Sunday, January 30, 2011

Andouille and Red Wine Soup

We've all had those small moments in our lives when we are so proud of ourselves that we can't help but jump up and down and give ourselves a high five. And when these priceless moments happen to us, all we really want to do is share that joy, that pride, that excitement with someone...anyone who will listen.

My moment came last Thursday evening when I decided that I wanted soup for dinner. I didn't have any sort of plan or recipe, I just knew I wanted soup.


When I found one, lonely, red potato, I decided to put him out of his misery and chop him up in little pieces and saute' him in a puddle of olive oil. Then I chopped up 4 stalks of celery, smashed 4 cloves of garlic, and threw them in the puddle as well. I placed a lid on top and let them mingle.

When I opened my fridge again, I noticed a big ol' Granny Smith apple staring me in the face. My first thought was..."Nobody puts apples in soup....that's weird." But before I knew it, I was cutting the apple and adding her to the pot as well. "Weird is good." I thought to myself.

"What do I do for protein? I could use beans, but I don't like beans....unless they're the green, string bean variety." And then I remembered that I had just purchased Cajun Style Andouille Smoked Sausage links, so beans were out and meat was in. Protein....CHECK!

Drinking red wine while cooking is always recommended, and since I already had a bottle in my hand........OOPS......a half a cup of it fell into the pot. I didn't want to use the whole bottle in the soup, so I poured in some beef broth.

I added some thyme for additional flavor, some diced tomatoes for color, and in a moment of mature, grown-up behavior I opened a can of White Northern beans and allowed a few fifty beans to drop into the soup. It felt good and bad all at the same time. It was hard to do, but I've got to learn to like beans....I've GOT TO!

When I couldn't find or think of anything else to add to my "souped up" soup, I placed the lid on top, turned the heat to low, and walked away for a couple of hours.


I returned to the kitchen at 8:53 PM wearing a proud smile on my face as the delightful aroma tickled my nose. I had a good feeling about this! I removed the lid, stirred the pot, grabbed a ladle, scooped it up, filled my bowl, found a spoon, loaded it up, took a whiff, took a taste, and....


MY moment.

.....that tiny little moment of accomplishment, of a job WELL done, of beautiful magic performed.

It. Was. Amazing! And even though no one was there to high-five me, I did a little dance, sang a little song, and laughed to myself over my apparent brilliantness. (Yes, it's a word)

Now, as we all know, most soups taste better the second day, but what I'll tell you about this little number is that on the night of it's conception, there were so many flavors bouncing around on the palate that it was like happy food fireworks. I could taste the wine, I could taste the apple, I could taste the Andouille, and I could even taste the beans - the wine-soaked beans, that is. Turns out, I kind of like drunken beans. Who knew?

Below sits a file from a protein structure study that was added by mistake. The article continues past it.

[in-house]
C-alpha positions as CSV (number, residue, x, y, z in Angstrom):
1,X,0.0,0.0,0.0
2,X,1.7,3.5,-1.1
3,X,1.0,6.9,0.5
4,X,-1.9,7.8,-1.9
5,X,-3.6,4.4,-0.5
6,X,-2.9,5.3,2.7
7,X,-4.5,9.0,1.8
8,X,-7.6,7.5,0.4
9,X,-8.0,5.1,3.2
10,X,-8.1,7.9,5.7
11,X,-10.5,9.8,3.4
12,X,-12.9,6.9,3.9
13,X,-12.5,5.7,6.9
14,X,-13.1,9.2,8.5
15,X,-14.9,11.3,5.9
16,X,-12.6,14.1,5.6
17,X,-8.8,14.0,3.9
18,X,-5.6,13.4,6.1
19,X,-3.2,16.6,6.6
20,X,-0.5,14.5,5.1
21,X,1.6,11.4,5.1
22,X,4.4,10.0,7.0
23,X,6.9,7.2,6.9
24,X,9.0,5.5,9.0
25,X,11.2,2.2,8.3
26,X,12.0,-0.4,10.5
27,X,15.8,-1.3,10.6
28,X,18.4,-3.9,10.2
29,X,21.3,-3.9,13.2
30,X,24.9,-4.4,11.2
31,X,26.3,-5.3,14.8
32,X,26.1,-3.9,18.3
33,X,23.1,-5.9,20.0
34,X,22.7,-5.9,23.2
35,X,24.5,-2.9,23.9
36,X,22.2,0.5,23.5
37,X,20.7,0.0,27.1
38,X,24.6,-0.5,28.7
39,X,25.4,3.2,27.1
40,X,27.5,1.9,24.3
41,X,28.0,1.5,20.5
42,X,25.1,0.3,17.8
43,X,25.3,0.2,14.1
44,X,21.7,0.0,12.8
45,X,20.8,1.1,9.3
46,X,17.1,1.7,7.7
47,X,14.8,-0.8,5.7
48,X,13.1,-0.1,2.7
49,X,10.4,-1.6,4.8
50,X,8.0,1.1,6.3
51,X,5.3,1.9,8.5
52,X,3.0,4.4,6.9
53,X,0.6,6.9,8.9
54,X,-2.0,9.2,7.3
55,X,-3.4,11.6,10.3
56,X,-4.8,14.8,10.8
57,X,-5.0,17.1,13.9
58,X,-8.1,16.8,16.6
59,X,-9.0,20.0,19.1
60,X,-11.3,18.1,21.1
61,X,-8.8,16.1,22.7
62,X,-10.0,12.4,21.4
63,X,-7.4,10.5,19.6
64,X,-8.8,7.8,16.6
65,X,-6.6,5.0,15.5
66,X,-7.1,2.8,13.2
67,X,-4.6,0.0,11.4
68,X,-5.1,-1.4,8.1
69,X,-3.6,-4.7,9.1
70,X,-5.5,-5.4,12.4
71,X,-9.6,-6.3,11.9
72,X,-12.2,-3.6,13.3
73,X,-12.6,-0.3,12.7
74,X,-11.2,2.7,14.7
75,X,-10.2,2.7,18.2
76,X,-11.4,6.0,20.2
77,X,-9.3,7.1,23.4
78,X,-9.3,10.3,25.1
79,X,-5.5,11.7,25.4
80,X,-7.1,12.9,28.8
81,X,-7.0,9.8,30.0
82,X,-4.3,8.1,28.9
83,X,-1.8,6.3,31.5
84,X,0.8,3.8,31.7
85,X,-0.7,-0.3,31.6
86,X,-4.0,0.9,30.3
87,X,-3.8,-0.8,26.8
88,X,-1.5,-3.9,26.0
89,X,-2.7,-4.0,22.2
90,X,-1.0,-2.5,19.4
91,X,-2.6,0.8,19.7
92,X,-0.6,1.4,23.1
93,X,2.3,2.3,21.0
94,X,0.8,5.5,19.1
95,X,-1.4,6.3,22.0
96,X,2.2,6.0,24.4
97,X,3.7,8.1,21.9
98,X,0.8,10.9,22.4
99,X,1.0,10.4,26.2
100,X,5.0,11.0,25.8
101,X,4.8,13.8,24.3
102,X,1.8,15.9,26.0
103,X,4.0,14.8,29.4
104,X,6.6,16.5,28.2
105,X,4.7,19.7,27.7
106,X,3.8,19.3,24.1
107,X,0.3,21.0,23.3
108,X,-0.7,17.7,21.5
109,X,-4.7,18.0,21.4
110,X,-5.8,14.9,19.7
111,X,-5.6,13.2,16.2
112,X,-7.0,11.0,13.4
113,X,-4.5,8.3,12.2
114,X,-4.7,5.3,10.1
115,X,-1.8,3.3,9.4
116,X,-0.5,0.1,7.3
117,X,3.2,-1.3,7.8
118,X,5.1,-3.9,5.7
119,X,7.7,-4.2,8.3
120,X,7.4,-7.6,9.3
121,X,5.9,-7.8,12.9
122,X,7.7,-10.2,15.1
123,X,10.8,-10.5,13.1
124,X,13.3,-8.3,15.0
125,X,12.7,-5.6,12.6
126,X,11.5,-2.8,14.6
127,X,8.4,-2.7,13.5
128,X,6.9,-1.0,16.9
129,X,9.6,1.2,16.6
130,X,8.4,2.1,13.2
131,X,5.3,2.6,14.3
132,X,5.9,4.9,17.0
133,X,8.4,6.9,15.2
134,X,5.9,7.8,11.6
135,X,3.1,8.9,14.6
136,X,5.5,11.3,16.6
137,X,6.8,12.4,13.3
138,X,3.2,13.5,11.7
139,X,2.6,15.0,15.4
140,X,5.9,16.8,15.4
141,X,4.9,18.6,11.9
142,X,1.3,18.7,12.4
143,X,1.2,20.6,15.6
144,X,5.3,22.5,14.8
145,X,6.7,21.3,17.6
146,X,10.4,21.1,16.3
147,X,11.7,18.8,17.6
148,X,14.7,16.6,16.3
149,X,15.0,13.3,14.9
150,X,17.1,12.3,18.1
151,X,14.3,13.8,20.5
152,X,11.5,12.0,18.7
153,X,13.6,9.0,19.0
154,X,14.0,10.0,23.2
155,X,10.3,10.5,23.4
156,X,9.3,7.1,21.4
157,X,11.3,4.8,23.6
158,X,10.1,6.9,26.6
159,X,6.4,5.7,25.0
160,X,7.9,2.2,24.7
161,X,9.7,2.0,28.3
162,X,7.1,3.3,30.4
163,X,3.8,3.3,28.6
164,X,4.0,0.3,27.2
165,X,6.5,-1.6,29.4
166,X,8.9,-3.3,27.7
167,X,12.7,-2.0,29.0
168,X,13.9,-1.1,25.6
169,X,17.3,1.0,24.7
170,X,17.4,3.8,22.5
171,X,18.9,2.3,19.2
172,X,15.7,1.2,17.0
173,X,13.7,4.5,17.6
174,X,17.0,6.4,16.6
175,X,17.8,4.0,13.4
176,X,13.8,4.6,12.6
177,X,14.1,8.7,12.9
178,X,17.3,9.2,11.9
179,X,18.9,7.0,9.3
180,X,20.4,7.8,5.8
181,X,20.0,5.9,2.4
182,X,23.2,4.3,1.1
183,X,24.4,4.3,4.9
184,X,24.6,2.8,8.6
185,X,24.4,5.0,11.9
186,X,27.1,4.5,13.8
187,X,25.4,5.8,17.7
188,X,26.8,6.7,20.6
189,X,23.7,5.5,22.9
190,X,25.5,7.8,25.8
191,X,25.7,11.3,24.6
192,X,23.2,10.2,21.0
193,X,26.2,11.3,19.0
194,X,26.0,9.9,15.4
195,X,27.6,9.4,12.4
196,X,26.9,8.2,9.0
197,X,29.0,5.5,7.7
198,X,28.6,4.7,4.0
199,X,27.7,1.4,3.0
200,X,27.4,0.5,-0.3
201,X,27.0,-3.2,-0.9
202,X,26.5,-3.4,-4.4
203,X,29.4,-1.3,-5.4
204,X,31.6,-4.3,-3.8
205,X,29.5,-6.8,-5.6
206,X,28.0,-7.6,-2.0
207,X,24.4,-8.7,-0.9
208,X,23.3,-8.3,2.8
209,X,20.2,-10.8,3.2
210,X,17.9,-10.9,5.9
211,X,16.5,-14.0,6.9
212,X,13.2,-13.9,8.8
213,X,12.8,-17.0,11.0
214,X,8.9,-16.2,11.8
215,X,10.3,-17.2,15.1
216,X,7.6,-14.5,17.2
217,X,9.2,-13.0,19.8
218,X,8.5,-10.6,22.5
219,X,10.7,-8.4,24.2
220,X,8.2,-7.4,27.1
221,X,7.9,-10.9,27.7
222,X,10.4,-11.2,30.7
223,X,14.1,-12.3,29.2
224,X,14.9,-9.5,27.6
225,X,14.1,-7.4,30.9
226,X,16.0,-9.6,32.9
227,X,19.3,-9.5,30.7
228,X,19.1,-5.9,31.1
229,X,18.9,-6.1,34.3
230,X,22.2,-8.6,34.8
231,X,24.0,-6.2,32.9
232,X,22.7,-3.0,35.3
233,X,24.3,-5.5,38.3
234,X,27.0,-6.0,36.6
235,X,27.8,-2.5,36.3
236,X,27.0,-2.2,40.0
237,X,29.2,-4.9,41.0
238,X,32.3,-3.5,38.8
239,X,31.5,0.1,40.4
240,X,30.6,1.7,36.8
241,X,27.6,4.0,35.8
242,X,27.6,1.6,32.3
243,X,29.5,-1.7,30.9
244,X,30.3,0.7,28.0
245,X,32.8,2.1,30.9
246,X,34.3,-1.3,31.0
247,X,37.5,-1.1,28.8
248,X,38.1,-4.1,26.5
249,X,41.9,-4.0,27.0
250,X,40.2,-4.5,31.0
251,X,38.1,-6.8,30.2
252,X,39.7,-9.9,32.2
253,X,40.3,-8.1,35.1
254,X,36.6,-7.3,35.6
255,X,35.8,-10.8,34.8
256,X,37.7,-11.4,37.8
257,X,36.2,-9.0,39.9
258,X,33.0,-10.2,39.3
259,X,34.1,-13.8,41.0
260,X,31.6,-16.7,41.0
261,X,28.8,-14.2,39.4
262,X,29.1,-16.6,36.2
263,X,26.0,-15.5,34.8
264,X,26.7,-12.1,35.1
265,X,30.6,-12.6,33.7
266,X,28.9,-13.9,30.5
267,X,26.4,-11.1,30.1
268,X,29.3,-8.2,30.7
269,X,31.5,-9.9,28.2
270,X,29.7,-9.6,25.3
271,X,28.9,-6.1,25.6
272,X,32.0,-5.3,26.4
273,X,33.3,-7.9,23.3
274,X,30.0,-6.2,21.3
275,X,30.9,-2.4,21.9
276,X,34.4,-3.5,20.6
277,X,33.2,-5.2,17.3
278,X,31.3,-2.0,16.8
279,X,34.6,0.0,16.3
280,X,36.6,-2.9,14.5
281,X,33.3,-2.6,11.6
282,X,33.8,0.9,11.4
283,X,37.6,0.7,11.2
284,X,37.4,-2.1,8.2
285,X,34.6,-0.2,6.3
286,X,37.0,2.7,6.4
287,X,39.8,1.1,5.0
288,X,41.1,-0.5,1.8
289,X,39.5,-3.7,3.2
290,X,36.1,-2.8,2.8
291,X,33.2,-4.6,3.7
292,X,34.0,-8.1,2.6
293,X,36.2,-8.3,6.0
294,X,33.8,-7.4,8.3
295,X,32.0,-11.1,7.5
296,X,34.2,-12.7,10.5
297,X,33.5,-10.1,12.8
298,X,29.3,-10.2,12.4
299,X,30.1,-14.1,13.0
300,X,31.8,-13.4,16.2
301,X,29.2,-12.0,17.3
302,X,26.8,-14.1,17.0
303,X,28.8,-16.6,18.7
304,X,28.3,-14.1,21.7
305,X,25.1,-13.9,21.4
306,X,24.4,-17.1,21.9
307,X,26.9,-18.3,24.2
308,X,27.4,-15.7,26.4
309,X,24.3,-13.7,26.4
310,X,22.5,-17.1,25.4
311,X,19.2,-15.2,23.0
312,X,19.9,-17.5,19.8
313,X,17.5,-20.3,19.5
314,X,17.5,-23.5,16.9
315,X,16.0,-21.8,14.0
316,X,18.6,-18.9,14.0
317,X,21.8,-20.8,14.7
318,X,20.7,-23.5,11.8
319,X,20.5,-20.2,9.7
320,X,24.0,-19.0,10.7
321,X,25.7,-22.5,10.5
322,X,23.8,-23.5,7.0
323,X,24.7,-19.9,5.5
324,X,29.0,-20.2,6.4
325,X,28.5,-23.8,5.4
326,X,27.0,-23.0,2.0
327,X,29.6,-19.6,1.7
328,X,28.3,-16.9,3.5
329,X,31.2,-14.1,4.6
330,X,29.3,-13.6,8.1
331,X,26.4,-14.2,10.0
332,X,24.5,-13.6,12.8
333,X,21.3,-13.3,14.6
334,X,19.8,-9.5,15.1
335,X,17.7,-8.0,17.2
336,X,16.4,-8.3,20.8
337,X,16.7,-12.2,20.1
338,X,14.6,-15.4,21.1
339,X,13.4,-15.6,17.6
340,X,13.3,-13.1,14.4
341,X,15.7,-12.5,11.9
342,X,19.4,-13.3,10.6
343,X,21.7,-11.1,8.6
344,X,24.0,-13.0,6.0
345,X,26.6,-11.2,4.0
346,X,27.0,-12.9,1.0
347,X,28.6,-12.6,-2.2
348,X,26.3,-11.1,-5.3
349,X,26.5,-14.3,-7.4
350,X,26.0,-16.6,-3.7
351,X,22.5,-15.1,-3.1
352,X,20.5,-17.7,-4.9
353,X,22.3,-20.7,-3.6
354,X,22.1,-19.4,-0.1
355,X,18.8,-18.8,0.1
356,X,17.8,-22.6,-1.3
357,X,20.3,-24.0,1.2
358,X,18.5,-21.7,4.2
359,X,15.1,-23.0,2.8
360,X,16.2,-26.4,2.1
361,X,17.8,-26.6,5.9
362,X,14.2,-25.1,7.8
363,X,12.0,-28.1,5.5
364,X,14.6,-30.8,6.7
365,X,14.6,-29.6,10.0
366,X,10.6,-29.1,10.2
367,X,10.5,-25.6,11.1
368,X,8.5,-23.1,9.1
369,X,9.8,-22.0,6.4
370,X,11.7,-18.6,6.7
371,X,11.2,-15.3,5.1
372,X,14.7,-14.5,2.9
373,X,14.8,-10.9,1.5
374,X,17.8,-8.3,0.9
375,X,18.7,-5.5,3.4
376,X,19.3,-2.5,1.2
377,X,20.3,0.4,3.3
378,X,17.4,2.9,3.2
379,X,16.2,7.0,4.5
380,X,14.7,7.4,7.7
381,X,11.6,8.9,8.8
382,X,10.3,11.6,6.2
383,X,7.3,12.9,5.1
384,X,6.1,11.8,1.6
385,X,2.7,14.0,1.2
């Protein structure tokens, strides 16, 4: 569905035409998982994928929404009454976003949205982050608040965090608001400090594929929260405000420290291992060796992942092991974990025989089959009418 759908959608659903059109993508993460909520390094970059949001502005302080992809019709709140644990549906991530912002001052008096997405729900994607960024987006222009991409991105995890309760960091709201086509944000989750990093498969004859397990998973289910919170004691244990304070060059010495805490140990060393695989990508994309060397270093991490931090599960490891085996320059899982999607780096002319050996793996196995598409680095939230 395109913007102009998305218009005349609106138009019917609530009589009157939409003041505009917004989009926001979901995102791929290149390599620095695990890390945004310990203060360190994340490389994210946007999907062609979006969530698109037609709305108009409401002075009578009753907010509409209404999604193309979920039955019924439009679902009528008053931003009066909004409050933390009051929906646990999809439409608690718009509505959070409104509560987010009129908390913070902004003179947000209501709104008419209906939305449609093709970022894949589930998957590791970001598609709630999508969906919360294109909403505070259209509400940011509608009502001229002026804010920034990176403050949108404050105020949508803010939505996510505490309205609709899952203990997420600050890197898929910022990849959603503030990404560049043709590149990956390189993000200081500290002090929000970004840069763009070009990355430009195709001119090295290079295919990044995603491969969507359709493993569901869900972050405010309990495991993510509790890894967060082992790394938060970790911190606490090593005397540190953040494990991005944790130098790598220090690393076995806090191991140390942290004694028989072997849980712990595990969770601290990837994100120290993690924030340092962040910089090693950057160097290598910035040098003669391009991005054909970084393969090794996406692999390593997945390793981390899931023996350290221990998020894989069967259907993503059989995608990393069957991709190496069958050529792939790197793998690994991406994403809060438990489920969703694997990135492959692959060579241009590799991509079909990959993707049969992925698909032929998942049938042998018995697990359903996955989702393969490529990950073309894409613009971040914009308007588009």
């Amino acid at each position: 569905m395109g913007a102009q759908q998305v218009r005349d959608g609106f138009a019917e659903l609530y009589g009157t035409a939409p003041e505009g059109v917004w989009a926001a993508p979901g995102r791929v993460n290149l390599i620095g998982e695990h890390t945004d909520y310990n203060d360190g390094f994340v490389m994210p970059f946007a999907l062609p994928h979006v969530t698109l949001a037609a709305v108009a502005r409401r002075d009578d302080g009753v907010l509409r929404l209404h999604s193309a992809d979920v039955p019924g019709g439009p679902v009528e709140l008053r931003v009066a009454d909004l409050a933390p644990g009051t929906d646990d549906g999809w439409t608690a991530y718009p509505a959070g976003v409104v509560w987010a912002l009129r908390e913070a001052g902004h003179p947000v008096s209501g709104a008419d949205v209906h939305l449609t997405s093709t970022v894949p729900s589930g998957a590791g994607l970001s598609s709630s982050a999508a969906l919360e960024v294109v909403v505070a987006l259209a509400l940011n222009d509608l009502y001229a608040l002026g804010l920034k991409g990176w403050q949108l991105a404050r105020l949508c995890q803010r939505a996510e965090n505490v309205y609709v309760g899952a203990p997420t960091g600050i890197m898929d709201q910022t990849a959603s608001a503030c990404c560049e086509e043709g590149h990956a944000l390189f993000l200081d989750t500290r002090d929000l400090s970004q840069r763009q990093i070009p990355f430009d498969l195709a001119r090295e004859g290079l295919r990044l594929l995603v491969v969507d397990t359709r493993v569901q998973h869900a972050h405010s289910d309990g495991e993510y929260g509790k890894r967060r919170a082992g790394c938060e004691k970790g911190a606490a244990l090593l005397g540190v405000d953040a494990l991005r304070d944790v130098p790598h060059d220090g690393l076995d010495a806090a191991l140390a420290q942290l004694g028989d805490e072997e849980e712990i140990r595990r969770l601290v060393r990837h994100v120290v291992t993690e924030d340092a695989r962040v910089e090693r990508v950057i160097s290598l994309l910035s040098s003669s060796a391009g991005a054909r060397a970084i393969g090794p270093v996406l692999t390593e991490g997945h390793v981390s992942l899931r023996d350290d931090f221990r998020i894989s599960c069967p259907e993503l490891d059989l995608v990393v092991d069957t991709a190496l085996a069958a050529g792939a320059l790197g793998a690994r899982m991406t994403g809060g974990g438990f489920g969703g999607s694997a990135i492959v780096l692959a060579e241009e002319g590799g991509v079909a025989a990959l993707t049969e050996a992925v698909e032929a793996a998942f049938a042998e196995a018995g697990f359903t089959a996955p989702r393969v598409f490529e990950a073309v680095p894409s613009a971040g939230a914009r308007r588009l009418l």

The next morning, I decided to relive the experience of the night before and heat up the soup for breakfast. Only now, the soup had a different flavor. It was still very good, but as with most soups, all the flavors merged into one and the "wild party" from the evening before had simmered, the pandemonium had subsided, and even though I was enjoying the same flavors, somewhere in the magic of the overnight hours, they had become one brand new flavor.

I recommend eating the soup the night you make it and eating it again the next day and have yourself two different won't be disappointed!

(Thanks for letting me share this moment with you!)

Andouille and Red Wine Soup

6 Ounces Cajun Style Andouille Smoked Sausage
Olive Oil
One Medium Red Potato, finely chopped
4 Stalk Celery, finely chopped
4 Large Garlic Cloves, smashed
One Granny Smith Apple, finely chopped
14 Ounces Diced Tomatoes
7.5 Ounces White Northern Beans
One Teaspoon Thyme
1/2 Cup Red Wine ( not dry )
2 Cups Beef Broth

In a good size skillet or pot, saute' potato, celery, garlic, and apple. Add thyme, sausage, tomatoes, and red wine. Cook for a little while longer. Then add broth and beans. Let simmer on stovetop for at least 2 hours.


Sunday, January 23, 2011

Savory Chicken Soup

Who doesn't think of soup when it's 3 degrees outside?

In my world, traditional chicken soup means carrots, celery, noodles, and of course, chicken. But I didn't want Grandma's chicken soup. (Love ya, Grandma.. ;) I wanted something unique, pasta-free, and pleasantly piquant.

I stumbled upon this recipe and liked it, but it called for fresh ginger root, a touch of turmeric, and bean thread noodles. I had none of these in my kitchen, it was 3 degrees outside, and I wasn't leaving my house, so a little bit of improvisation was now on the menu.

I also noticed that the recipe failed to mention zucchini - clearly an oversight - zucchini goes in everything....duh-uh!

So, as my onions and garlic were bathing, blending, and softening, I peeked into my rack of tantalizing spices and chose some personal favorites.....garam masala, smoked paprika, and powdered ginger. I didn't measure anything....I just sprinkled each flavor until I stopped. How's that for precise?!

I added the zucchini and all the other good stuff and then mixed it in with the chicken and broth and let everyone get to know each other.

When I returned an hour later, I poured myself a bowl, dropped a little cloud of Greek yogurt on top, and indulged in the goodness.